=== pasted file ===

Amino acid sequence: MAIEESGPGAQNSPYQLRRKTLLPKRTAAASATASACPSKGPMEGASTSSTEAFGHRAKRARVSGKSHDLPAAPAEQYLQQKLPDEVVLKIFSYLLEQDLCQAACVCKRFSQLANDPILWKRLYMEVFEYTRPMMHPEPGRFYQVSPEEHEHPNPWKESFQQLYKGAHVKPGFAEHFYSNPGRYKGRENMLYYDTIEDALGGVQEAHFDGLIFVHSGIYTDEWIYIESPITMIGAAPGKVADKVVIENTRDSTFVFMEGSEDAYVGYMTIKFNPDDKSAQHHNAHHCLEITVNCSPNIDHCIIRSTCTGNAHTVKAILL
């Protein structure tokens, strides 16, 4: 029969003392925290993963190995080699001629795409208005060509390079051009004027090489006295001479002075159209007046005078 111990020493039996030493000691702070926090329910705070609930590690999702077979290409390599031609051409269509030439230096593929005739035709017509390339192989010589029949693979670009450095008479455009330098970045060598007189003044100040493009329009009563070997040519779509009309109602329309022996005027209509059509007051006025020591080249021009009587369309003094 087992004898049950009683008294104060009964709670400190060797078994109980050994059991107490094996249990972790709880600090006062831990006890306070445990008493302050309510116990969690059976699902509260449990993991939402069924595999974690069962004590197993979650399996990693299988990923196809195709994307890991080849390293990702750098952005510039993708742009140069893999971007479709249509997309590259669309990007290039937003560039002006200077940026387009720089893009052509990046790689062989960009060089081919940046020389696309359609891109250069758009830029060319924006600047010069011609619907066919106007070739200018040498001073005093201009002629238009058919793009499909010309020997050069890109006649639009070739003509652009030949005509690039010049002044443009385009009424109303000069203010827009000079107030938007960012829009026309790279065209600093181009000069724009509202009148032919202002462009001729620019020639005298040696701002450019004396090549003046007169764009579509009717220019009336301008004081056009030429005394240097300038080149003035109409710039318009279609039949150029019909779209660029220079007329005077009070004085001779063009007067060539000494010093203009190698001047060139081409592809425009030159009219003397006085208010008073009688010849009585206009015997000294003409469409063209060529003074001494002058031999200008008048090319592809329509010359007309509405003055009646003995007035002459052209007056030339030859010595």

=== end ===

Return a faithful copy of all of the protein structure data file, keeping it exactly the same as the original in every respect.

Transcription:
Amino acid sequence: MAIEESGPGAQNSPYQLRRKTLLPKRTAAASATASACPSKGPMEGASTSSTEAFGHRAKRARVSGKSHDLPAAPAEQYLQQKLPDEVVLKIFSYLLEQDLCQAACVCKRFSQLANDPILWKRLYMEVFEYTRPMMHPEPGRFYQVSPEEHEHPNPWKESFQQLYKGAHVKPGFAEHFYSNPGRYKGRENMLYYDTIEDALGGVQEAHFDGLIFVHSGIYTDEWIYIESPITMIGAAPGKVADKVVIENTRDSTFVFMEGSEDAYVGYMTIKFNPDDKSAQHHNAHHCLEITVNCSPNIDHCIIRSTCTGNAHTVKAILL
């Protein structure tokens, strides 16, 4: 029969003392925290993963190995080699001629795409208005060509390079051009004027090489006295001479002075159209007046005078 111990020493039996030493000691702070926090329910705070609930590690999702077979290409390599031609051409269509030439230096593929005739035709017509390339192989010589029949693979670009450095008479455009330098970045060598007189003044100040493009329009009563070997040519779509009309109602329309022996005027209509059509007051006025020591080249021009009587369309003094 087992004898049950009683008294104060009964709670400190060797078994109980050994059991107490094996249990972790709880600090006062831990006890306070445990008493302050309510116990969690059976699902509260449990993991939402069924595999974690069962004590197993979650399996990693299988990923196809195709994307890991080849390293990702750098952005510039993708742009140069893999971007479709249509997309590259669309990007290039937003560039002006200077940026387009720089893009052509990046790689062989960009060089081919940046020389696309359609891109250069758009830029060319924006600047010069011609619907066919106007070739200018040498001073005093201009002629238009058919793009499909010309020997050069890109006649639009070739003509652009030949005509690039010049002044443009385009009424109303000069203010827009000079107030938007960012829009026309790279065209600093181009000069724009509202009148032919202002462009001729620019020639005298040696701002450019004396090549003046007169764009579509009717220019009336301008004081056009030429005394240097300038080149003035109409710039318009279609039949150029019909779209660029220079007329005077009070004085001779063009007067060539000494010093203009190698001047060139081409592809425009030159009219003397006085208010008073009688010849009585206009015997000294003409469409063209060529003074001494002058031999200008008048090319592809329509010359007309509405003055009646003995007035002459052209007056030339030859010595």